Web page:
RICKY VALENTÍN, Assistant Professor, Ph.D., 2003, University of Maryland.

NELLORE VENKATARAMAN, Professor, Ph.D., 1970, Purdue University.

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COURSES OF INSTRUCTION

DEPARTMENT OF MECHANICAL ENGINEERING
Undergraduate Courses

INGE/INME 3809. CREATIVE DESIGN I. Three credit hours. Two hours of lecture and one two-hour laboratory per week.

Introduction to the underlying principles and methodologies of engineering graphics communications, as a tool for the solution of engineering problems: Fundamentals of graphic visualization, sketching, PC-based Computer-Aided-Design (CAD), and technical presentations. An introduction to computer-aided-design software will include principles of parametric solid modes of mechanical parts and assemblies including dimensions and tolerances. Solid modeling is the tool for visualization, and analysis of engineering problems.


INME 3810. CREATIVE DESIGN II. Two credit hours. Two hours of lecture per week. Prerequisite: INME 3011 or (INGE 3809 or INME 3809.

Product dissection uses hands-on dissection exercises to develop in students the ability to understand a machine in not only its functionality but also in terms of its history, social impact, the design methodology, the marketing constraints and the customer needs. Use of proper technical vocabulary to describe mechanical and electrical components. Learn oral, written and hand sketching communication skills.


INME 4001. THERMODYNAMICS I. Three credit hours. Three hours of lecture an one hour of tutorage per week. Prerequisites: QUIM 3002 and FISI 3172 and FISI 3174.

A study of the first and second laws of thermodynamics; properties, equations of state, and thermodynamic relations.


INME 4002. THERMODYNAMICS II. Three credit hours. Three hours of lecture and one hour of tutorage per week. Prerequisite: INME 4001.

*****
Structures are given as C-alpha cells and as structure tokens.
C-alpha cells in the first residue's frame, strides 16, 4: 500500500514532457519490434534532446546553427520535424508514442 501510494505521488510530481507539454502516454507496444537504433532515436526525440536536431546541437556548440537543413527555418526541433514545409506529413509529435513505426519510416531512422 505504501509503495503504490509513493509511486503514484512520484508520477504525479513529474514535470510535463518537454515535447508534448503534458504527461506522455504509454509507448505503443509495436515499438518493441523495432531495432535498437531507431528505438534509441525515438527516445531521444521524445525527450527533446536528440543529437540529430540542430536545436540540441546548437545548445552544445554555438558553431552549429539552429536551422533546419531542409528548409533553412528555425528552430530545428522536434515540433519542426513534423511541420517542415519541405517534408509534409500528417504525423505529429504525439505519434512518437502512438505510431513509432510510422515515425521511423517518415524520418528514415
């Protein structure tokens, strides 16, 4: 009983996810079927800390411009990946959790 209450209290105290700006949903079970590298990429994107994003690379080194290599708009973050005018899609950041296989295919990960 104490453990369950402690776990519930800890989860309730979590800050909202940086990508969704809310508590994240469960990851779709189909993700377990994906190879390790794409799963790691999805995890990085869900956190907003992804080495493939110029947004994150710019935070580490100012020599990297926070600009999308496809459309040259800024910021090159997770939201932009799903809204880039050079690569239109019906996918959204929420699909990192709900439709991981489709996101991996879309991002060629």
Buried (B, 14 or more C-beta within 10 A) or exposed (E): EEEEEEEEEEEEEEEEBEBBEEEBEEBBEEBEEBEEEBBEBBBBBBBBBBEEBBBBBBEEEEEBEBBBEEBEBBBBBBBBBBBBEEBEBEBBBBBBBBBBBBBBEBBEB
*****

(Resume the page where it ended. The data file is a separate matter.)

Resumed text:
The application of the fundamental concepts of thermodynamics to the study of power and refrigeration cycles and combustion processes. Introduction to gas dynamic: concepts, nonreactive mixtures and psychrometrics.


INME 4003. DESIGN OF THERMAL AND FLUID SYSTEMS. Three credit hours. Three hours of lecture per week. Prerequisites: INME 4001 and INME 4015.

Analysis and design of piping systems and heat exchangers. Selection of pumps and fans. Systems simulation and modeling.


INME 4005. MECHANISM DESIGN. Three credit hours. Three hours of lecture per week. Prerequisites: INGE 3032 and INGE 3016 and INME 3810.

Fundamental concepts of mechanism design including synthesis, and kinematics and kinetic analysis. Study of linkages, cams, gears, gear trains, and flexible connectors mechanisms, among others.


INME 4006. DYNAMICS OF MACHINERY. Three credit hours. Two hours of lecture and one two-hour computation or demonstration period per week. Prerequisites: MATE 4009 and INME 4005.

A study of static and inertia forces in machinery; free and forced vibration isolation; balancing of rotors; critical speed of shafts.


INME 4007. METALLURGY FOR ENGINEERS. Three credit hours. Two hours of lecture and one two-hour laboratory per week. Prerequisites: INME 4001 and INGE 4001.

A study of the relationship of the mechanical properties of metals to their micro and macro structure, with emphasis on the application of metals in the fields of engineering.


INME 4008. AERODYNAMICS. Three credit hours. Three hours of lecture per week. Prerequisites: MATE 4009, INME 4001 and INGE 4015.

The basic principles of aerodynamics, with particular reference to airfoils, and the theory of lift and drag; airplane performance problems from the standpoint of power required, rate of climb, range and economy at various altitudes.


INME 4009. AUTOMATIC CONTROLS. Three credit hours. Two hours of lecture and one two-hour laboratory per week. Prerequisites: MATE 4009, INGE 3032, INEL 4075 and (INEL 3105 or INEL 4005).